Open-angle glaucoma is the most common type of glaucoma and usually appears after 50-60 years of age. It is called “open angle” because, although the angle of the cornea with the iris is adequate, the aqueous humour´s drainage channels are closed progressively, resulting in a proportional increase in intraocular pressure (IOP) as a result of which the optic nerve may be damaged.
The cause is not well understood, although it is known that there is an important hereditary factor, since people with a family history of this disease are more likely to suffer from it.
Other risk factors are high myopia, high blood pressure, low blood pressure, type 2 diabetes, smoking, or prolonged corticosteroid treatments or vasoconstrictive medications. Also, suffering from other eye diseases, such as uveitis, can lead to the development of glaucoma.
In the early stages, glaucoma may not cause appreciable symptoms except for an increase in IOP, so it is very important that once every two years after the age of 50 and annually after 60, all people undergo an ophthalmological review that enables the early detection of this disease.
If the IOP is greater than 21 mm of mercury, in the absence of impaired vision, it may indicate that the development of the disease has begun. If this is the case, it is common for progressive loss of peripheral vision to occur, and even if visual acuity is initially maintained, total loss of vision may occur.
The great challenge of open-angle glaucoma is early detection, because the earlier the disease is diagnosed, the better the treatment options. Hence the importance of regular eye examinations from the age of 50, because if the deterioration of vision is expected to occur, it means that the disease is at an advanced stage.
It is necessary to take into account that this disease is not curable, although with the appropriate treatment it is possible to control its growth and to prevent that it progresses. At first, a pharmacological treatment will be applied with the objective of reducing IOP and keeping it at normal levels, which will prevent the disease from progressing.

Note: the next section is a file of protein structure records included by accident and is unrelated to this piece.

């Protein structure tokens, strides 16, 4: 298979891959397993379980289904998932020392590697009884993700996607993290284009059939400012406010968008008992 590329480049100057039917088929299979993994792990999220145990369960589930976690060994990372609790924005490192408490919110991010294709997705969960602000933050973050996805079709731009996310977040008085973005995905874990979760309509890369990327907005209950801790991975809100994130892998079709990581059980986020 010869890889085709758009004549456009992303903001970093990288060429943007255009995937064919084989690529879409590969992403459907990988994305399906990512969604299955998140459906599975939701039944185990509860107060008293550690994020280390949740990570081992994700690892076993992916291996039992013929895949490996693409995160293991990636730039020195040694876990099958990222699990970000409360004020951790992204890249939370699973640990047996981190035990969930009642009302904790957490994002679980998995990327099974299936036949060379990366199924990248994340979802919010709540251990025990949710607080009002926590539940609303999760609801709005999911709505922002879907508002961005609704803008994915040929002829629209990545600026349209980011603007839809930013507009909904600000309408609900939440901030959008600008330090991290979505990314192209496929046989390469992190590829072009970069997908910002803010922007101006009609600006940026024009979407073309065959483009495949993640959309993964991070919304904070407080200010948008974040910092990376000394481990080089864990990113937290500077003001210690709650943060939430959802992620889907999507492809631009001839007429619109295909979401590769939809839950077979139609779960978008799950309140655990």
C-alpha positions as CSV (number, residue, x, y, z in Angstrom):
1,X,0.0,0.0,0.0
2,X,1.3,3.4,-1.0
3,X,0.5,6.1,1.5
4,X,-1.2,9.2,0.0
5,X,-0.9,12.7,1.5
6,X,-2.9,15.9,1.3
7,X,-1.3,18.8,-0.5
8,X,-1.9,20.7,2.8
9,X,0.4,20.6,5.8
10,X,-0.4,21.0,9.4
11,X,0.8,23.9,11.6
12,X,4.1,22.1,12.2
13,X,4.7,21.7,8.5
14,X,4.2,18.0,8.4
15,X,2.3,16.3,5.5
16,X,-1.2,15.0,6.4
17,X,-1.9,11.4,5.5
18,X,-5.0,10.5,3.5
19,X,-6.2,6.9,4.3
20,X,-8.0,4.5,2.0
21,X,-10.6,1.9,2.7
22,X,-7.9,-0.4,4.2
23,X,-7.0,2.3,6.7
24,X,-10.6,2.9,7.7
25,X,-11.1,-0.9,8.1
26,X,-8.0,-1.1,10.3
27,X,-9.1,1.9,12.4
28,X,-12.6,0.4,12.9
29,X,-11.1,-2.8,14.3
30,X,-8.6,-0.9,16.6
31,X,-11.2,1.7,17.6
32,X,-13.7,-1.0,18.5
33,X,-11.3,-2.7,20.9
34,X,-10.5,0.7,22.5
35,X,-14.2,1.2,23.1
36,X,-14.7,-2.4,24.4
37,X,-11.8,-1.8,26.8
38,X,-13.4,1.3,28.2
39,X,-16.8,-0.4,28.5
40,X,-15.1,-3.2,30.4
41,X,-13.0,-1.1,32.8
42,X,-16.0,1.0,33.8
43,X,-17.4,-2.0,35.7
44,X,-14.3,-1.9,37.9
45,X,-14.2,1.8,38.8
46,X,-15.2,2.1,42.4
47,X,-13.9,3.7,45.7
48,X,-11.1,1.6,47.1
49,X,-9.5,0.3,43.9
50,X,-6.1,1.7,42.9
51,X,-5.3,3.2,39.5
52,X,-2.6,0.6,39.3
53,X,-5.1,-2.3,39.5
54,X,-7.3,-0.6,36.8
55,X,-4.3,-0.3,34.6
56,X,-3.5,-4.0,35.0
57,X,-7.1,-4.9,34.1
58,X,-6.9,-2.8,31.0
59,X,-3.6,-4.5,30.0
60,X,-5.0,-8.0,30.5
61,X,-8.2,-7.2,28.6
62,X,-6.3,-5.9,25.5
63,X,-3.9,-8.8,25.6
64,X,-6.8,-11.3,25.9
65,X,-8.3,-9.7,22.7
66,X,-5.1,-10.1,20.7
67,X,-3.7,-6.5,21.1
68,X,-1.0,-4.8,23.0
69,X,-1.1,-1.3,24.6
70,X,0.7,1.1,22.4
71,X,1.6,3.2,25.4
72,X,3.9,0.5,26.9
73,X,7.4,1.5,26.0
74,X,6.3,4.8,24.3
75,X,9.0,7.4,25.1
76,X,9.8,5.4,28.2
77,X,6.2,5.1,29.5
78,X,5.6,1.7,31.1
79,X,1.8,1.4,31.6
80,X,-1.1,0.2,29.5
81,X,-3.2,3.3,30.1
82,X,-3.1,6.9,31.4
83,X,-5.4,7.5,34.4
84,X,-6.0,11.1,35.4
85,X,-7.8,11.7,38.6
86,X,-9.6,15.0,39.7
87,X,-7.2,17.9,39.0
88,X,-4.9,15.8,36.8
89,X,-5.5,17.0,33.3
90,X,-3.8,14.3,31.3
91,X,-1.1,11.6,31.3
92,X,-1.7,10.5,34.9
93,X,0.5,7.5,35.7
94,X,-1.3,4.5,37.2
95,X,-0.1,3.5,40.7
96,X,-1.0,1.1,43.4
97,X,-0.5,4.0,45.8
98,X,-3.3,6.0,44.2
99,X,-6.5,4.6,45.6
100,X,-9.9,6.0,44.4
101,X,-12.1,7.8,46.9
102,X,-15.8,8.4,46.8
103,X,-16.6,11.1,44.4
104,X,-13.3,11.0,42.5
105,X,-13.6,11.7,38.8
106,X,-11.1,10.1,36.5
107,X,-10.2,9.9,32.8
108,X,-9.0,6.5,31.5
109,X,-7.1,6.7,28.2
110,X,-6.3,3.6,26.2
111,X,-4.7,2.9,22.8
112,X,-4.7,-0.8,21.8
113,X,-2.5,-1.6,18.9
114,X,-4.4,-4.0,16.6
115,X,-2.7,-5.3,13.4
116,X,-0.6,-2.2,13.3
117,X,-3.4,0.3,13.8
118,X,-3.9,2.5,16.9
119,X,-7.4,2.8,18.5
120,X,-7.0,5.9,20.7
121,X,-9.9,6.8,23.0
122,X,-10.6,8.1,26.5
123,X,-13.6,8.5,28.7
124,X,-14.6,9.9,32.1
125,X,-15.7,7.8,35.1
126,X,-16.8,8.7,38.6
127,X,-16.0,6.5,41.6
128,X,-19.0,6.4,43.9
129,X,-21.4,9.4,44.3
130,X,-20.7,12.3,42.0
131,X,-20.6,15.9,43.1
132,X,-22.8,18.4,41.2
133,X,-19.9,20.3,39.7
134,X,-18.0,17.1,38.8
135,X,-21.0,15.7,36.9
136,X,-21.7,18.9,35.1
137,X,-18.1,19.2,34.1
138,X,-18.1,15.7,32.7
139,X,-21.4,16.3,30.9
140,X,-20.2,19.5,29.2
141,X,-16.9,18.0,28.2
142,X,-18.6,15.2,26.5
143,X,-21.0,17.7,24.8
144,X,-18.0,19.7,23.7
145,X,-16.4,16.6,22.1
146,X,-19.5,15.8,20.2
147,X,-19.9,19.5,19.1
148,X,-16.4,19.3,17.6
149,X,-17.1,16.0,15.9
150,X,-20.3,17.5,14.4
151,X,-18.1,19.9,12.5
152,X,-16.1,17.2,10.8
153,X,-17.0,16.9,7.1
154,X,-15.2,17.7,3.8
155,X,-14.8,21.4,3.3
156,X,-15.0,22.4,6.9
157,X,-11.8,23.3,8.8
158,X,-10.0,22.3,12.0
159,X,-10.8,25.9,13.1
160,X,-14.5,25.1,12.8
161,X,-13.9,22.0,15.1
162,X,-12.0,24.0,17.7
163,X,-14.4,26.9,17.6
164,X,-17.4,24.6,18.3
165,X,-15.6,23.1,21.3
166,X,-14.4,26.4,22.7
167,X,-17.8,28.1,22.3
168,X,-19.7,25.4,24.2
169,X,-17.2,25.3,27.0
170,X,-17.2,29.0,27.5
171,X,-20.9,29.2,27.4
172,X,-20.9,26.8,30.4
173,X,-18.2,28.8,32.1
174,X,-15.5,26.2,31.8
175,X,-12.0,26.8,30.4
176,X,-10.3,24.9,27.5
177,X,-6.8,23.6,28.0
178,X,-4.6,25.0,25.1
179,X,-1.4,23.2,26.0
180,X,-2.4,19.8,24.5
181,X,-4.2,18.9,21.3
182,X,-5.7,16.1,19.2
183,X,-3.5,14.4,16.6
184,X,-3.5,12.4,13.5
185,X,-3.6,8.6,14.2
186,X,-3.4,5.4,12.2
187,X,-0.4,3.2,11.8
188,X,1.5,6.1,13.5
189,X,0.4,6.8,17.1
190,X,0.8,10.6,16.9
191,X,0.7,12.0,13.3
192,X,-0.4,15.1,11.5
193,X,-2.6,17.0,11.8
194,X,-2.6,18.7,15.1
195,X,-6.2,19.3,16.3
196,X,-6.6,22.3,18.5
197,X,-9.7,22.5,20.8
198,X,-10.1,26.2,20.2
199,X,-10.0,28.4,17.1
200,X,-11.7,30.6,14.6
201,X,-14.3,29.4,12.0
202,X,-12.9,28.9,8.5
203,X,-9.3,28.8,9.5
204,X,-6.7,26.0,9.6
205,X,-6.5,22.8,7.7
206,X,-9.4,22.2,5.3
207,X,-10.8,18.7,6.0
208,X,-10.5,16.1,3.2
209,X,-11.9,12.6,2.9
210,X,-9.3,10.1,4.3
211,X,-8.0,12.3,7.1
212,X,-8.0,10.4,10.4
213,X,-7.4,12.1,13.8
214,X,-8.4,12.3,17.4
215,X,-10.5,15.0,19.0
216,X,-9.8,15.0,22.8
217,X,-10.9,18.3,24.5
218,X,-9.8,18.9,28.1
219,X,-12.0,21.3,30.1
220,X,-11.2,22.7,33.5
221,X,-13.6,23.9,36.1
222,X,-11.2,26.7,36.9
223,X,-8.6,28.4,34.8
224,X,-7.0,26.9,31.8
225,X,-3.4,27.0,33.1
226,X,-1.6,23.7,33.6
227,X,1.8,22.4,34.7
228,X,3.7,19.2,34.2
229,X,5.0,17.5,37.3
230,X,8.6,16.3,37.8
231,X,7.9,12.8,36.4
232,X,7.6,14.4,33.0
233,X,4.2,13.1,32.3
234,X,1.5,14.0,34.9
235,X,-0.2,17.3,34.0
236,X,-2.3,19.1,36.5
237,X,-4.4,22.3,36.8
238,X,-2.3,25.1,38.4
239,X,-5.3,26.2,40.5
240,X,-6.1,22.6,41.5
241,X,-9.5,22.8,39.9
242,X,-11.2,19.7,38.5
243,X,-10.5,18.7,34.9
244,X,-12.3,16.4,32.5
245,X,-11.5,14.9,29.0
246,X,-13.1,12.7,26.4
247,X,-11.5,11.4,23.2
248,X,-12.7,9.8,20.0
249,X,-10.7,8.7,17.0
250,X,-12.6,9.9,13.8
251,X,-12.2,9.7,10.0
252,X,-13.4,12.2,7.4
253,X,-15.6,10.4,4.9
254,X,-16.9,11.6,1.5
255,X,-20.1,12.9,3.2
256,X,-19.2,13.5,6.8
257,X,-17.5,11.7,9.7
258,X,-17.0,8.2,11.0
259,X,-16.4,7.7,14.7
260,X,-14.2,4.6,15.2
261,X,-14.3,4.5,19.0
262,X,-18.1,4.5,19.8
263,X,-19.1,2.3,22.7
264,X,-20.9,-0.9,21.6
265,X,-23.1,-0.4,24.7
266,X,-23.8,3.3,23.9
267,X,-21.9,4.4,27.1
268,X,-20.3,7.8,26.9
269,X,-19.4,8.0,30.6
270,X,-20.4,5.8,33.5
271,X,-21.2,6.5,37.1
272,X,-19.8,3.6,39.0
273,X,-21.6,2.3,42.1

These drugs act by reducing the production of the aqueous humour and helping its reabsorption. However, the time may come when medication is no longer effective, in which case the treatment must be surgical, and can be performed by different techniques.
treatment and SURGERY
Trabeculoplasty is a technique in which the laser is used to increase the opening of the drainage ducts of the aqueous humour, so that it can be released and be reabsorbed with normality, which causes the IOP to be reduced and, as a result, slows down the progression of the disease.
Another option is to perform a filtration surgery, through which a new drainage duct is created, so that the aqueous humour can be eliminated through the circulatory system of the eye´s subconjunctival area. It can be achieved by different techniques such as a deep non-perforating sclerectomy and trabeculectomy.
If all these surgical procedures are not finally effective, a drainage valve may be implanted to provide an outlet for the aqueous humour and reduce IOP.
Results of the operation
The prognosis for the patient with open-angle glaucoma will depend on whether the disease is in early or advanced stages and, therefore, on the severity of the damage suffered by the optic nerve.
What has been lost can no longer be recovered, but in most cases its progression can be slowed down and blindness avoided.